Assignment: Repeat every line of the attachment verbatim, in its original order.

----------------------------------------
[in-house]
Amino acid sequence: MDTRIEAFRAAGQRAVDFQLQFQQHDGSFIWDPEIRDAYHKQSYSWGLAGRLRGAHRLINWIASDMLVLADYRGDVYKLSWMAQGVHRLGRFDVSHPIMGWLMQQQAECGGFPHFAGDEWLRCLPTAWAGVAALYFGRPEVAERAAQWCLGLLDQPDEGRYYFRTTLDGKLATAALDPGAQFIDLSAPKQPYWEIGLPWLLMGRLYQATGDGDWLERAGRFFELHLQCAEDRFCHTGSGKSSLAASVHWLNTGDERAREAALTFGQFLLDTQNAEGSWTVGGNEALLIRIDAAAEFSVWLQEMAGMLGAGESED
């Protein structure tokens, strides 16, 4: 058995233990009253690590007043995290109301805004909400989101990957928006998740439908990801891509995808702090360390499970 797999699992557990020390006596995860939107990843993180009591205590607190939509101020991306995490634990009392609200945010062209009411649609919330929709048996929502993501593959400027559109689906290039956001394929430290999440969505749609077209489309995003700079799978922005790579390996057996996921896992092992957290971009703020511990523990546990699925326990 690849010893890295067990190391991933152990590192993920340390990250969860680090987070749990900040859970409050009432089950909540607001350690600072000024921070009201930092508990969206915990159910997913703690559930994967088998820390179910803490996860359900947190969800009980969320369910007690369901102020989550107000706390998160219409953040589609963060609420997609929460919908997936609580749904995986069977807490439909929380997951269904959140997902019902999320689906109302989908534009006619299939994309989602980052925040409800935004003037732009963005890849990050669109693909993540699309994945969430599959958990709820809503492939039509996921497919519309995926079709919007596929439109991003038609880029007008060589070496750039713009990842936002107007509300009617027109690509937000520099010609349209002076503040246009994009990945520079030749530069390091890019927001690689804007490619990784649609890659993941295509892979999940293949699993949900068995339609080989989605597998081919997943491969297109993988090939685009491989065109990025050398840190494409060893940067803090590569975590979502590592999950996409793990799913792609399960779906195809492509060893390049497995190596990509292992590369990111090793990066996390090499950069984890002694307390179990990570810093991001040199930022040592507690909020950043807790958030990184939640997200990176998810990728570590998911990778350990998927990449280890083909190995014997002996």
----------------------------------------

[in-house]
Amino acid sequence: MDTRIEAFRAAGQRAVDFQLQFQQHDGSFIWDPEIRDAYHKQSYSWGLAGRLRGAHRLINWIASDMLVLADYRGDVYKLSWMAQGVHRLGRFDVSHPIMGWLMQQQAECGGFPHFAGDEWLRCLPTAWAGVAALYFGRPEVAERAAQWCLGLLDQPDEGRYYFRTTLDGKLATAALDPGAQFIDLSAPKQPYWEIGLPWLLMGRLYQATGDGDWLERAGRFFELHLQCAEDRFCHTGSGKSSLAASVHWLNTGDERAREAALTFGQFLLDTQNAEGSWTVGGNEALLIRIDAAAEFSVWLQEMAGMLGAGESED
């Protein structure tokens, strides 16, 4: 058995233990009253690590007043995290109301805004909400989101990957928006998740439908990801891509995808702090360390499970 797999699992557990020390006596995860939107990843993180009591205590607190939509101020991306995490634990009392609200945010062209009411649609919330929709048996929502993501593959400027559109689906290039956001394929430290999440969505749609077209489309995003700079799978922005790579390996057996996921896992092992957290971009703020511990523990546990699925326990 690849010893890295067990190391991933152990590192993920340390990250969860680090987070749990900040859970409050009432089950909540607001350690600072000024921070009201930092508990969206915990159910997913703690559930994967088998820390179910803490996860359900947190969800009980969320369910007690369901102020989550107000706390998160219409953040589609963060609420997609929460919908997936609580749904995986069977807490439909929380997951269904959140997902019902999320689906109302989908534009006619299939994309989602980052925040409800935004003037732009963005890849990050669109693909993540699309994945969430599959958990709820809503492939039509996921497919519309995926079709919007596929439109991003038609880029007008060589070496750039713009990842936002107007509300009617027109690509937000520099010609349209002076503040246009994009990945520079030749530069390091890019927001690689804007490619990784649609890659993941295509892979999940293949699993949900068995339609080989989605597998081919997943491969297109993988090939685009491989065109990025050398840190494409060893940067803090590569975590979502590592999950996409793990799913792609399960779906195809492509060893390049497995190596990509292992590369990111090793990066996390090499950069984890002694307390179990990570810093991001040199930022040592507690909020950043807790958030990184939640997200990176998810990728570590998911990778350990998927990449280890083909190995014997002996």